With these reports in mind, what kind of help is available to manage this potentially stressful and anxious results period? The following online resources, which offer advice for young people, as well as parents/carers, may be useful:

Resources for young people: 

Resources for parents/carers:

About the author

Blog post written by Dr Rachel Moss, Research Assistant for the Office for Students postgraduate research student wellbeing project. Dr Moss is based within the School of Education and Sociology at the University of Portsmouth.

Improving postgraduate research student wellbeing – the role of mental health literacy and social support

There has been recent media attention on the extent of mental health problems in undergraduate students at Universities across the UK, particularly in light of recent student suicides. Concerns about the mental health and wellbeing of postgraduate research students have also been highlighted.

What does the research say?

Recent evidence from Levecque, Anseel, De Beuckelaer, Van der Heyden, and Gisle (2017) highlighted that one in two PhD students experienced psychological distress, and that one in three was at risk of a common mental health problem (e.g., depression). In addition, PhD students were more likely to experience mental health problems generally, compared to other highly educated groups of individuals. In another study, higher levels of depression, anxiety, and stress has been reported in PhD students, compared to individuals of a similar age (Barry, Woods, Warnecke, Stirling, & Martin, 2018).

How are mental health problems being addressed?

There is a clear need for Universities, and other relevant organisations to explore and provide practical solutions for how mental health problems can be prevented, recognised, and managed, in postgraduate research students, as well as more widely within the academic community.

Given reports of increased psychological distress in postgraduate research students, how is this being addressed?

In terms of policy, Universities UK recently developed a Step Change Framework, which recommends that Universities consider mental health across all University activities, and in doing so, promote healthy and supportive working environments. Good mental health should be everyone’s business, not just student services.

Vitae, a leading organisation for researcher development, recently made a series of recommendations for Universities, as well as other key institutions, to improve the mental health and wellbeing of postgraduate research students (Vitae, 2018). These recommendations emphasised that Universities should focus on the prevention, recognition, and management of mental health problems in postgraduate research students (e.g., signposting to mental health resources).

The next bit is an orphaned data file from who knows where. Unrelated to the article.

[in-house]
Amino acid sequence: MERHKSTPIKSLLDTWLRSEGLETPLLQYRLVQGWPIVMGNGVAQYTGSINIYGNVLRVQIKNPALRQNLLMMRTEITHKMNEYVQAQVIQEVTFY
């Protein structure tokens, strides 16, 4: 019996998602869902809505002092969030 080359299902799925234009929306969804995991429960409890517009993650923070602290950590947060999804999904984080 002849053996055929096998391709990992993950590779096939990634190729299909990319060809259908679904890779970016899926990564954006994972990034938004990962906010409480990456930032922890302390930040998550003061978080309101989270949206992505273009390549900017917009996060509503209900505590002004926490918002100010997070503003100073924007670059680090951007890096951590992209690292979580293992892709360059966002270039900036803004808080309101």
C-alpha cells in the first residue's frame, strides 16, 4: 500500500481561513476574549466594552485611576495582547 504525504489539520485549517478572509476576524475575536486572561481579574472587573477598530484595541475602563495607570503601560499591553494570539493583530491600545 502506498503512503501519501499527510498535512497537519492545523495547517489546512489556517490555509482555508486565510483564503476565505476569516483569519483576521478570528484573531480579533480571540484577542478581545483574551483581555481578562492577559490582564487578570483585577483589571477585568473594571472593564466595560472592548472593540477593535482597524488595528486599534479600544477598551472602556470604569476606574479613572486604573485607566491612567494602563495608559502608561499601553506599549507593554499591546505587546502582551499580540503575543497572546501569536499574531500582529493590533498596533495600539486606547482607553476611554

Research funding is also being made available. Earlier this year, the Office for Students and Research England awarded a portion of £1.5 million to 17 projects at a number of Universities within the UK, for supporting projects that aimed to improve the mental health and wellbeing of postgraduate research students .

How can the mental health and wellbeing of postgraduate students be improved?

Research suggests that increasing mental health literacy (knowledge of, attitudes towards, and ability to seek care for mental health problems; Jorm, Korten, Rodgers, Jacomb, & Christensen, 2002), may increase the willingness of undergraduate students experiencing psychological distress to seek help (Gorczynski, Sims-Schouten, Hill & Wilson, 2017).  Importantly, increasing mental health literacy may provide staff members with the knowledge to respond appropriately to a disclosure of mental health problems from a student (Gulliver, Farrer, Bennett, & Griffiths, 2017). 

In addition, social support (emotional and practical support a person believes is available to them when they need it; Cohen & Syme, 1985), may reduce the risk of mental health problems and improve recovery if they develop (Leach, 2014). Social support can be improved through provision of group mentoring circles, which increases social interactions and sense of belonging (Darwin & Palmer, 2009).

Few research studies have examined methods of supporting the mental health and wellbeing in postgraduate research students specifically.

What is the postgraduate research student wellbeing project about?

The project aims to improve student wellbeing by increasing mental health literacy and social support by: